United States Policy towards Indonesia in the Truman and Eisenhower Years

By Andrew Roadnight | Go to book overview

7
Picking up the Pieces (June 1958 – January 1961)

The collapse of the secret campaign against Sukarno left the Administration in an extremely weak position as it tried to try to repair the damage done by its failed intervention in the rebellion. However, Washington's chances of building a better relationship with Jakarta were also hindered by its unwillingness to adopt policies designed to show a renewed commitment to Indonesia. Instead, it continued to give preference to the views of its Anglo-Saxon allies, which limited its ability to project a positive impression to the Indonesian Government and hamstrung its attempts to prevent further intrusion by the Soviets. Secretary of State Dulles was reluctant to accept the need for a rapprochement with the Indonesian Government. Nonetheless, on 20 May 1958, he expressed publicly the Administration's new-found belief that the differences between the government and the rebels were an internal matter which ‘should be dealt with . . . without intrusion from without’. Dulles' statement was part of the price demanded by Djuanda to demonstrate American goodwill before he and Nasution began to fulfil their part of the deal, which included a Cabinet reshuffle and action against the Perserikaten Komunis Indonesia (PKI). On 22 May, Washington made good on its promised confidence-building measures, which included the rice sale, some small arms for the police and $1.2 million worth of aircraft spares for the national airline, the police and the air force. 1 Dulles also held out the prospect that Washington would be prepared to extend ‘substantial economic aid and . . . military aid’ after the Indonesians had shown their determination to eliminate ‘the communist threat’. 2

-164-

Notes for this page

Add a new note
If you are trying to select text to create highlights or citations, remember that you must now click or tap on the first word, and then click or tap on the last word.
One moment ...
Default project is now your active project.
Project items

Items saved from this book

This book has been saved
Highlights (0)
Some of your highlights are legacy items.

Highlights saved before July 30, 2012 will not be displayed on their respective source pages.

You can easily re-create the highlights by opening the book page or article, selecting the text, and clicking “Highlight.”

Citations (0)
Some of your citations are legacy items.

Any citation created before July 30, 2012 will labeled as a “Cited page.” New citations will be saved as cited passages, pages or articles.

We also added the ability to view new citations from your projects or the book or article where you created them.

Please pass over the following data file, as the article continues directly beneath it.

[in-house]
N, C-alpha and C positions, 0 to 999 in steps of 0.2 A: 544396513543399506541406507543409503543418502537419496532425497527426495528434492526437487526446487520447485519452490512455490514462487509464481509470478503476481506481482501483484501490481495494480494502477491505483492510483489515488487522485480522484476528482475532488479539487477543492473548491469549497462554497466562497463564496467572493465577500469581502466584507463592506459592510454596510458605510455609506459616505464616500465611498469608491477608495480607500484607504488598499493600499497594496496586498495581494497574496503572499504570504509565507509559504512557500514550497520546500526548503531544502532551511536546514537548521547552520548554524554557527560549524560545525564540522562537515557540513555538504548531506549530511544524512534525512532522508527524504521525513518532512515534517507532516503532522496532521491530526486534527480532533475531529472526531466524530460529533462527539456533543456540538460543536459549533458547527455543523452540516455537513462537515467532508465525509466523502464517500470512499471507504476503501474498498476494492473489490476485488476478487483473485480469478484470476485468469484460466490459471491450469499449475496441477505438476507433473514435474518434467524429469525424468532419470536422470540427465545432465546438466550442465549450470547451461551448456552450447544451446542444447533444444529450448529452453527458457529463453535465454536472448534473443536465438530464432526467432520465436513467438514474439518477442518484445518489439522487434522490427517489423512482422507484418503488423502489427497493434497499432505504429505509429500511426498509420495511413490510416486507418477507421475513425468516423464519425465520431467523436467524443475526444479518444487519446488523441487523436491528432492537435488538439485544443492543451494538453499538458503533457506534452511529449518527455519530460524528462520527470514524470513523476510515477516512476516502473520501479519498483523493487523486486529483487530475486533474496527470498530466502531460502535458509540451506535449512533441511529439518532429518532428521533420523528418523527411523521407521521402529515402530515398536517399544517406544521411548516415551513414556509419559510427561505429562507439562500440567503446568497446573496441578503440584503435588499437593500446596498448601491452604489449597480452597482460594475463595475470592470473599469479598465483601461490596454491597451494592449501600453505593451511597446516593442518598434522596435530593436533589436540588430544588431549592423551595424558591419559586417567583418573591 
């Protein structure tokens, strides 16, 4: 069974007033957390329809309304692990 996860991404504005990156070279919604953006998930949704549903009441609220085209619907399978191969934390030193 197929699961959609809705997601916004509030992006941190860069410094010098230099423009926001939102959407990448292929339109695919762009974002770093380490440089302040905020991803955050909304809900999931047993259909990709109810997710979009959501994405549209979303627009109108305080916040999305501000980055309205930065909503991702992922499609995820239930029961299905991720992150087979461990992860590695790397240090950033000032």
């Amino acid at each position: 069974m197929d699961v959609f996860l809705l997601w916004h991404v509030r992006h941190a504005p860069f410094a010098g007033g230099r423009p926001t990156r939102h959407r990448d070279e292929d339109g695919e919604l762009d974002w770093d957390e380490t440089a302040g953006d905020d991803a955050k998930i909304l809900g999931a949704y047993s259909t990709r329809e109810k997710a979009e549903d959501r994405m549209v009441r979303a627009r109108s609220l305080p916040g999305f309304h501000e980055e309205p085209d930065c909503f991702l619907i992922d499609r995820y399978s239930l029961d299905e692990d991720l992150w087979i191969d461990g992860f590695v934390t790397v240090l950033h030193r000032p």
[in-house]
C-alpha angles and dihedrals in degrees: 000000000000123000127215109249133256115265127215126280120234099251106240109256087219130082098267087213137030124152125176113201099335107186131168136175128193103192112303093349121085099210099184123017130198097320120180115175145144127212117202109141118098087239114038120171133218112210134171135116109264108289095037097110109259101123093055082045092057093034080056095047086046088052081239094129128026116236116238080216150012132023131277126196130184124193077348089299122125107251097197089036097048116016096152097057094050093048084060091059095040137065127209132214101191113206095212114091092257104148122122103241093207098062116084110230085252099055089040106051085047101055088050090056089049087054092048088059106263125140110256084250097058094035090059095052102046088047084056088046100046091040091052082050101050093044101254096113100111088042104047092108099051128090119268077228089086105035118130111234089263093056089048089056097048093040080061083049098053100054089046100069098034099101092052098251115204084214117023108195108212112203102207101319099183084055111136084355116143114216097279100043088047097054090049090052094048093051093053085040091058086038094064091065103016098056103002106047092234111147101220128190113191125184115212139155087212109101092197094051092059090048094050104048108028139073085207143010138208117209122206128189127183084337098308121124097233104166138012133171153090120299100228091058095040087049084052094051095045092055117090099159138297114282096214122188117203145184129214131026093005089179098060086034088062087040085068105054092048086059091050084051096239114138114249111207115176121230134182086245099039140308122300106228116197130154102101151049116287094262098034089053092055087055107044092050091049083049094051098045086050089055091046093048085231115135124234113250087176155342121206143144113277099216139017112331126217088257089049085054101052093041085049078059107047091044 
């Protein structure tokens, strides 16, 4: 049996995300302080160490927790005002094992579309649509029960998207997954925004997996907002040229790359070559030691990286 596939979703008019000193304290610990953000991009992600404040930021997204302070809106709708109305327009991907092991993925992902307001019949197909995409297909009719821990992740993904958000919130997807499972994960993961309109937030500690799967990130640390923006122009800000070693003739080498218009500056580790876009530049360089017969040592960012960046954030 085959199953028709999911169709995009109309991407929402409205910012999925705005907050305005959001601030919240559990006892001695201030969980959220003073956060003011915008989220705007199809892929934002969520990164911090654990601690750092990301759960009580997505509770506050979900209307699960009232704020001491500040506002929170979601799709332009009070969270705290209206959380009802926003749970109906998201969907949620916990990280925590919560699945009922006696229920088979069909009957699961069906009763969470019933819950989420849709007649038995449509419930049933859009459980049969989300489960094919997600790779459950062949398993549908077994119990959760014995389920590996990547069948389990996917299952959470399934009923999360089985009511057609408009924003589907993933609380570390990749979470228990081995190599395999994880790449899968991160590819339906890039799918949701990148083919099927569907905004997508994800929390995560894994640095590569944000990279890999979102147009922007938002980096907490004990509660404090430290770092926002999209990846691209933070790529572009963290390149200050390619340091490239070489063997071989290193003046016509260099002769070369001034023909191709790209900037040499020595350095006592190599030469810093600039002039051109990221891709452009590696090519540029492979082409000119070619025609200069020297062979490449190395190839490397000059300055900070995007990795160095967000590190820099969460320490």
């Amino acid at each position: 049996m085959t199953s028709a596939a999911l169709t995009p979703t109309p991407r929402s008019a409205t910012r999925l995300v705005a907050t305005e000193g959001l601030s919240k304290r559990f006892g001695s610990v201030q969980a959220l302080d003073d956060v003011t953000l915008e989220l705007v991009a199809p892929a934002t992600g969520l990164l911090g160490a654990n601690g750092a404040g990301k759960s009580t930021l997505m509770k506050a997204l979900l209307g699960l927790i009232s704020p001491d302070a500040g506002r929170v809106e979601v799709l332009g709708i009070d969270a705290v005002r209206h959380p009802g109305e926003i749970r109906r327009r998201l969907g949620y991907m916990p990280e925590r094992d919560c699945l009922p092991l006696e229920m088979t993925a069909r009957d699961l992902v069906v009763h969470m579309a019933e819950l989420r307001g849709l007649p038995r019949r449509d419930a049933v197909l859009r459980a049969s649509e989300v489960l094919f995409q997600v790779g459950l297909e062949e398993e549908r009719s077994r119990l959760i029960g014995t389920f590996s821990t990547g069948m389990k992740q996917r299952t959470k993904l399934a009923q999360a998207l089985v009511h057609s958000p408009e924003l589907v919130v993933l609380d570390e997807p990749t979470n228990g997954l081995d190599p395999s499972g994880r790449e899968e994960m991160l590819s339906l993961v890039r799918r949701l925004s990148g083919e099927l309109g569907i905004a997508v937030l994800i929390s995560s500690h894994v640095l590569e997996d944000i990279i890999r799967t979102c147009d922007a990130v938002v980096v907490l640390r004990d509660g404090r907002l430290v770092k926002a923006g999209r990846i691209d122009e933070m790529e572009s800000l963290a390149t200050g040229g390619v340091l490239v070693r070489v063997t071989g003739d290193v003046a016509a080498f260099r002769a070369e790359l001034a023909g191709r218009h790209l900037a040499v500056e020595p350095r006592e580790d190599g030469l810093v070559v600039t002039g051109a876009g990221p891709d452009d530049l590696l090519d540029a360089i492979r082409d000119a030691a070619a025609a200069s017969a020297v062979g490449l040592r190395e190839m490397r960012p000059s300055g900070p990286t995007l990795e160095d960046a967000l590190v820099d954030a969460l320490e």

Notes (0)
Bookmarks (0)

You have no saved items from this book

Project items include:
  • Saved book/article
  • Highlights
  • Quotes/citations
  • Notes
  • Bookmarks
Notes
Cite this page

Cited page

Style
Citations are available only to our active members.
Buy instant access to cite pages or passages in MLA, APA and Chicago citation styles.

(Einhorn, 1992, p. 25)

(Einhorn 25)

1. Lois J. Einhorn, Abraham Lincoln, the Orator: Penetrating the Lincoln Legend (Westport, CT: Greenwood Press, 1992), 25, http://www.questia.com/read/27419298.

Cited page

Bookmark this page
United States Policy towards Indonesia in the Truman and Eisenhower Years
Table of contents

Table of contents

Settings

Settings

Typeface
Text size Smaller Larger Reset View mode
Search within

Search within this book

Look up

Look up a word

  • Dictionary
  • Thesaurus
Please submit a word or phrase above.
Print this page

Print this page

Why can't I print more than one page at a time?

Help
Full screen
/ 254

matching results for page

    Questia reader help

    How to highlight and cite specific passages

    1. Click or tap the first word you want to select.
    2. Click or tap the last word you want to select, and you’ll see everything in between get selected.
    3. You’ll then get a menu of options like creating a highlight or a citation from that passage of text.

    OK, got it!

    Cited passage

    Style
    Citations are available only to our active members.
    Buy instant access to cite pages or passages in MLA, APA and Chicago citation styles.

    "Portraying himself as an honest, ordinary person helped Lincoln identify with his audiences." (Einhorn, 1992, p. 25).

    "Portraying himself as an honest, ordinary person helped Lincoln identify with his audiences." (Einhorn 25)

    "Portraying himself as an honest, ordinary person helped Lincoln identify with his audiences."1

    1. Lois J. Einhorn, Abraham Lincoln, the Orator: Penetrating the Lincoln Legend (Westport, CT: Greenwood Press, 1992), 25, http://www.questia.com/read/27419298.

    Cited passage

    Thanks for trying Questia!

    Please continue trying out our research tools, but please note, full functionality is available only to our active members.

    Your work will be lost once you leave this Web page.

    Buy instant access to save your work.

    Already a member? Log in now.

    Author Advanced search

    Oops!

    An unknown error has occurred. Please click the button below to reload the page. If the problem persists, please try again in a little while.